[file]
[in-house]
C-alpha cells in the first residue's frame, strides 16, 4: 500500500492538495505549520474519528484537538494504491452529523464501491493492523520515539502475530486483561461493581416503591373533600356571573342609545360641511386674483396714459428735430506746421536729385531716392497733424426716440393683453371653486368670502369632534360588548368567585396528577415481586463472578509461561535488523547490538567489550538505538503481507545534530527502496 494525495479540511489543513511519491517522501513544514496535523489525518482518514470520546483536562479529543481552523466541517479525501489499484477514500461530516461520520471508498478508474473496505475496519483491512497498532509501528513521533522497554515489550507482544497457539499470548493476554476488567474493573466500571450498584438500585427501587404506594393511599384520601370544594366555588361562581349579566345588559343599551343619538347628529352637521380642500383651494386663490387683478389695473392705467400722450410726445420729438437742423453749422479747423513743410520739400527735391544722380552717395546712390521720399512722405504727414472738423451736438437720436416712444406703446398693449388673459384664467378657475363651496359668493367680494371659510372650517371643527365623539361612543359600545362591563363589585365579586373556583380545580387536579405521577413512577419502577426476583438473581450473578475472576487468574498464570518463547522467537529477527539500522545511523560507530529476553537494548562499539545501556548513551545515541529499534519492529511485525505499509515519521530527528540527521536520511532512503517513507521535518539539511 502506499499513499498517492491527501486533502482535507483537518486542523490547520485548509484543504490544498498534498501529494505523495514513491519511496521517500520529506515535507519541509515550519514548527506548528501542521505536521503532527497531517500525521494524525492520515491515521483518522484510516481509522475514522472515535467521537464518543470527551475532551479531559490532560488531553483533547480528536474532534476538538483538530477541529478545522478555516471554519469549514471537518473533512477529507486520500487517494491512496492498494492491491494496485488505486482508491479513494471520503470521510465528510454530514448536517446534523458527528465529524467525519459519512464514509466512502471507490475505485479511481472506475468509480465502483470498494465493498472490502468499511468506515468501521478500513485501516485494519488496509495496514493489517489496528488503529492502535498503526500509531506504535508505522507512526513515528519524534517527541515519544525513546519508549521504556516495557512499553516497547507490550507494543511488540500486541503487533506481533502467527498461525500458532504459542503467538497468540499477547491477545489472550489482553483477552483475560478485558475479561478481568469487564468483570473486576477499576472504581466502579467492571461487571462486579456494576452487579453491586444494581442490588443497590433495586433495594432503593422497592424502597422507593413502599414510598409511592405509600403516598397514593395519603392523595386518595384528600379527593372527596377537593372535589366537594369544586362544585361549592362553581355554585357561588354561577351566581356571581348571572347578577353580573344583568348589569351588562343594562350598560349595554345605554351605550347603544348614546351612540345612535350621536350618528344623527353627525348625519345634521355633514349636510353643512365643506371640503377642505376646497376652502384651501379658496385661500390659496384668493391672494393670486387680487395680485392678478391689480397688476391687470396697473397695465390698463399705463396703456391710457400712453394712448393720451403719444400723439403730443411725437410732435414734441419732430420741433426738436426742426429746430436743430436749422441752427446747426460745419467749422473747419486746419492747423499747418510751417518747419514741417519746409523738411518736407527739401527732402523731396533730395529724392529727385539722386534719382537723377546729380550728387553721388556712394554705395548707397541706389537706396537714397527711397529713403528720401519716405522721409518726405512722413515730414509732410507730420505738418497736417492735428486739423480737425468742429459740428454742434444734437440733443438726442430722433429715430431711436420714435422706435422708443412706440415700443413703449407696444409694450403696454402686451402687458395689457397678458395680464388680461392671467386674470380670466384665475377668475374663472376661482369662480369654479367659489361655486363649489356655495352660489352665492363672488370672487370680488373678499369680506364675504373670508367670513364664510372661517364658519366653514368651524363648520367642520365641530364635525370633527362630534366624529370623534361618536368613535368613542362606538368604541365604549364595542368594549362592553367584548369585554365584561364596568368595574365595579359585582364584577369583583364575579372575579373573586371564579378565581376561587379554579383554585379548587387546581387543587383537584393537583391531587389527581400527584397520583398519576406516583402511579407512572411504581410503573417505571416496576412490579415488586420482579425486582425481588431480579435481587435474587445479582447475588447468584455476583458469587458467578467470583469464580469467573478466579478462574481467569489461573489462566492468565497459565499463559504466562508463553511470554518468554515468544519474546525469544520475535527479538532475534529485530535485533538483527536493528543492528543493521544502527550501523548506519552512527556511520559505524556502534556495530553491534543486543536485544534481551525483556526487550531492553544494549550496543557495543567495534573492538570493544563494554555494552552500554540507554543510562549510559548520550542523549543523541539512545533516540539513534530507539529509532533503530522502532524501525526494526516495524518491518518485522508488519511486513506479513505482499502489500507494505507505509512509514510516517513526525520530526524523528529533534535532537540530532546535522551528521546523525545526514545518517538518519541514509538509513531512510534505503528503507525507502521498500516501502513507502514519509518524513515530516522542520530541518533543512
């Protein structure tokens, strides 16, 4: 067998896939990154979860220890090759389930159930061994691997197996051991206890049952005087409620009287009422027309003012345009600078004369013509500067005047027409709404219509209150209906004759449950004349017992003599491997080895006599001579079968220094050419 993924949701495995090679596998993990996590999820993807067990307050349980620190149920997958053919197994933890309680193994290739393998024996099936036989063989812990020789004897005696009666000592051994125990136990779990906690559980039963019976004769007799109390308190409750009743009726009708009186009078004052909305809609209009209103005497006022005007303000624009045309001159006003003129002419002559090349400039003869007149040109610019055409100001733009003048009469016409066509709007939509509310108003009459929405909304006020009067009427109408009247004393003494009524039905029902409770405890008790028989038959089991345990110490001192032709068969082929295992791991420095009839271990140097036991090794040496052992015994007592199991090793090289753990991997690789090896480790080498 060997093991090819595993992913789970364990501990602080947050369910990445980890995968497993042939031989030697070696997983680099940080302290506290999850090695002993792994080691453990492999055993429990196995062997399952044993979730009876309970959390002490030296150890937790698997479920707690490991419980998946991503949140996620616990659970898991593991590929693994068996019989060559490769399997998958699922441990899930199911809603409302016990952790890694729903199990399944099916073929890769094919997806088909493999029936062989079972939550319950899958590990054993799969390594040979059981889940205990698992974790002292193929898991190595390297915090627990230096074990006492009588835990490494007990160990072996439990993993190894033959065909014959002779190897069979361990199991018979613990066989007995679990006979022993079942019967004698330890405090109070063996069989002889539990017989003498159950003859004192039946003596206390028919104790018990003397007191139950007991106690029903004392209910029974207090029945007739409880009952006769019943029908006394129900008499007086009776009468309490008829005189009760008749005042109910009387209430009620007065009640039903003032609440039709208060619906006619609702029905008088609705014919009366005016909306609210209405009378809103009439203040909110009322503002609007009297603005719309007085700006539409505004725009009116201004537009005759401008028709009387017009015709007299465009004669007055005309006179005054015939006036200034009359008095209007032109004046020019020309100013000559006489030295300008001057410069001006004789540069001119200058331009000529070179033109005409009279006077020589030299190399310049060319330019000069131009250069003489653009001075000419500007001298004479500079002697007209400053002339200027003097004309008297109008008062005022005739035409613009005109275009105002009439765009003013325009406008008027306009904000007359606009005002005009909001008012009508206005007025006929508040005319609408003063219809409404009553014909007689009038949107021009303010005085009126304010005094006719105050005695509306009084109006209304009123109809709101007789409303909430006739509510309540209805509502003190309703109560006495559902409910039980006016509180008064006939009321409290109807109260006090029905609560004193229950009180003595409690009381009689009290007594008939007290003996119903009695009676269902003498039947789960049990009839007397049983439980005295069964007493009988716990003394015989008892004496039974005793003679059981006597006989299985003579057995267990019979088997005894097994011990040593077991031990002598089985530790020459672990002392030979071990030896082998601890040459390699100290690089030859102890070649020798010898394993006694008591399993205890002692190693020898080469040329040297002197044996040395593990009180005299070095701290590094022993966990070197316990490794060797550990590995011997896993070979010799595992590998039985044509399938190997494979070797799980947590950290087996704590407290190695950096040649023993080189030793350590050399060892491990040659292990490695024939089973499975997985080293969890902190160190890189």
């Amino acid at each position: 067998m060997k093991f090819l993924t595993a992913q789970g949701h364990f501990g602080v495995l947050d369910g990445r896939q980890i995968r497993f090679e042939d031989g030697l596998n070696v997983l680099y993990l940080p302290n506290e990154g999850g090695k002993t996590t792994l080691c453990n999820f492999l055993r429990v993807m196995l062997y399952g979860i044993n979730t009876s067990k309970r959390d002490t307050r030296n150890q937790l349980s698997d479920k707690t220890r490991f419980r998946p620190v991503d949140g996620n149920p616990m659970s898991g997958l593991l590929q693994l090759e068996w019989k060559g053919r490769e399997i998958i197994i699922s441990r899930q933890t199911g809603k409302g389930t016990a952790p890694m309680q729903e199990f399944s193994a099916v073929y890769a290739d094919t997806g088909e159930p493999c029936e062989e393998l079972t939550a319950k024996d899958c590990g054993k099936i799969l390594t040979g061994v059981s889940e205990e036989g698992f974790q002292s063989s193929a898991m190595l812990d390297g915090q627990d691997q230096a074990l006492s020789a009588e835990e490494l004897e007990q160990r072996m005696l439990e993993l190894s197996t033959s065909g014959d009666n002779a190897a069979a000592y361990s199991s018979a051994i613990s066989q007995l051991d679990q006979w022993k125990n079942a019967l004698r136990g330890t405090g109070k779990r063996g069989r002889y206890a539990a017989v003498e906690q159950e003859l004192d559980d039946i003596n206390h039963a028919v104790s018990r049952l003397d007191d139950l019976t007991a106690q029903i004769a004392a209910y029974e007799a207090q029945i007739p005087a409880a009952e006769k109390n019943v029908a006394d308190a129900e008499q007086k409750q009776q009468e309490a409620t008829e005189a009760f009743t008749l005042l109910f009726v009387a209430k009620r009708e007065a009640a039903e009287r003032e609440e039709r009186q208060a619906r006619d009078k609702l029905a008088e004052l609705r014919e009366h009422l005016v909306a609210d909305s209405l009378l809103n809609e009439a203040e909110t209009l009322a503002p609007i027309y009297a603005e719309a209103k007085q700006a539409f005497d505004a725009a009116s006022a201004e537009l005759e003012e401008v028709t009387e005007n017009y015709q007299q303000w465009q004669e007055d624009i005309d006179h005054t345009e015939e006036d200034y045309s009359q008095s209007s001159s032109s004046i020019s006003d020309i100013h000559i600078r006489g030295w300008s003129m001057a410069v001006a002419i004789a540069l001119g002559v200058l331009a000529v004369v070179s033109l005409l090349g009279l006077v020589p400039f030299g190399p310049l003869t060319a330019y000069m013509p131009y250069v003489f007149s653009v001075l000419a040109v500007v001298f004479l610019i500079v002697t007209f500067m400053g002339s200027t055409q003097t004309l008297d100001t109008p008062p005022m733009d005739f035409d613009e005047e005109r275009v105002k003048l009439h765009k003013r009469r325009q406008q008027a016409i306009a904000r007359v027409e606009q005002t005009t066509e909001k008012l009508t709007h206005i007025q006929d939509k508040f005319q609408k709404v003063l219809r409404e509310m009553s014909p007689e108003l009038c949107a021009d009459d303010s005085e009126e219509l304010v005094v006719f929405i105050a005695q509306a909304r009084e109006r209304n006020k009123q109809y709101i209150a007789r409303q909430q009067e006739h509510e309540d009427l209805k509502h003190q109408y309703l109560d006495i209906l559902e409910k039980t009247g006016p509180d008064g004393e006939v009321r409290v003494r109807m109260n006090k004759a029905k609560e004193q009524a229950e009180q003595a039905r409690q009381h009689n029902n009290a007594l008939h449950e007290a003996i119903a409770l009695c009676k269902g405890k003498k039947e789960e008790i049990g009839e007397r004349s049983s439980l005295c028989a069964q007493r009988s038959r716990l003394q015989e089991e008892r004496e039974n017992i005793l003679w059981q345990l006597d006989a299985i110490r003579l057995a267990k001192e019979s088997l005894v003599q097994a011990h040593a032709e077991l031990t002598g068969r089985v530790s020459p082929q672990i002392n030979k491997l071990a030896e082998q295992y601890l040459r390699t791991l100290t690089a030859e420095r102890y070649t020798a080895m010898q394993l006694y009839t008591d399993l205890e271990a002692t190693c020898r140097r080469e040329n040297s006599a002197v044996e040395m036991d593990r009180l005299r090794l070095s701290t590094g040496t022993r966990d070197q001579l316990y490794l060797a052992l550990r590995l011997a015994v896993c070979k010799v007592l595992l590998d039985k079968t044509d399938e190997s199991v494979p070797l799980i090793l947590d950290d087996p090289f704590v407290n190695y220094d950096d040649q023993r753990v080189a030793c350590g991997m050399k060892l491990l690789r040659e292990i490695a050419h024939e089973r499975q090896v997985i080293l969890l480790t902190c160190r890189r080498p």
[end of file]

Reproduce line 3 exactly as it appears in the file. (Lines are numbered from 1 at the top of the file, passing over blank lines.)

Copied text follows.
């Protein structure tokens, strides 16, 4: 067998896939990154979860220890090759389930159930061994691997197996051991206890049952005087409620009287009422027309003012345009600078004369013509500067005047027409709404219509209150209906004759449950004349017992003599491997080895006599001579079968220094050419 993924949701495995090679596998993990996590999820993807067990307050349980620190149920997958053919197994933890309680193994290739393998024996099936036989063989812990020789004897005696009666000592051994125990136990779990906690559980039963019976004769007799109390308190409750009743009726009708009186009078004052909305809609209009209103005497006022005007303000624009045309001159006003003129002419002559090349400039003869007149040109610019055409100001733009003048009469016409066509709007939509509310108003009459929405909304006020009067009427109408009247004393003494009524039905029902409770405890008790028989038959089991345990110490001192032709068969082929295992791991420095009839271990140097036991090794040496052992015994007592199991090793090289753990991997690789090896480790080498 060997093991090819595993992913789970364990501990602080947050369910990445980890995968497993042939031989030697070696997983680099940080302290506290999850090695002993792994080691453990492999055993429990196995062997399952044993979730009876309970959390002490030296150890937790698997479920707690490991419980998946991503949140996620616990659970898991593991590929693994068996019989060559490769399997998958699922441990899930199911809603409302016990952790890694729903199990399944099916073929890769094919997806088909493999029936062989079972939550319950899958590990054993799969390594040979059981889940205990698992974790002292193929898991190595390297915090627990230096074990006492009588835990490494007990160990072996439990993993190894033959065909014959002779190897069979361990199991018979613990066989007995679990006979022993079942019967004698330890405090109070063996069989002889539990017989003498159950003859004192039946003596206390028919104790018990003397007191139950007991106690029903004392209910029974207090029945007739409880009952006769019943029908006394129900008499007086009776009468309490008829005189009760008749005042109910009387209430009620007065009640039903003032609440039709208060619906006619609702029905008088609705014919009366005016909306609210209405009378809103009439203040909110009322503002609007009297603005719309007085700006539409505004725009009116201004537009005759401008028709009387017009015709007299465009004669007055005309006179005054015939006036200034009359008095209007032109004046020019020309100013000559006489030295300008001057410069001006004789540069001119200058331009000529070179033109005409009279006077020589030299190399310049060319330019000069131009250069003489653009001075000419500007001298004479500079002697007209400053002339200027003097004309008297109008008062005022005739035409613009005109275009105002009439765009003013325009406008008027306009904000007359606009005002005009909001008012009508206005007025006929508040005319609408003063219809409404009553014909007689009038949107021009303010005085009126304010005094006719105050005695509306009084109006209304009123109809709101007789409303909430006739509510309540209805509502003190309703109560006495559902409910039980006016509180008064006939009321409290109807109260006090029905609560004193229950009180003595409690009381009689009290007594008939007290003996119903009695009676269902003498039947789960049990009839007397049983439980005295069964007493009988716990003394015989008892004496039974005793003679059981006597006989299985003579057995267990019979088997005894097994011990040593077991031990002598089985530790020459672990002392030979071990030896082998601890040459390699100290690089030859102890070649020798010898394993006694008591399993205890002692190693020898080469040329040297002197044996040395593990009180005299070095701290590094022993966990070197316990490794060797550990590995011997896993070979010799595992590998039985044509399938190997494979070797799980947590950290087996704590407290190695950096040649023993080189030793350590050399060892491990040659292990490695024939089973499975997985080293969890902190160190890189």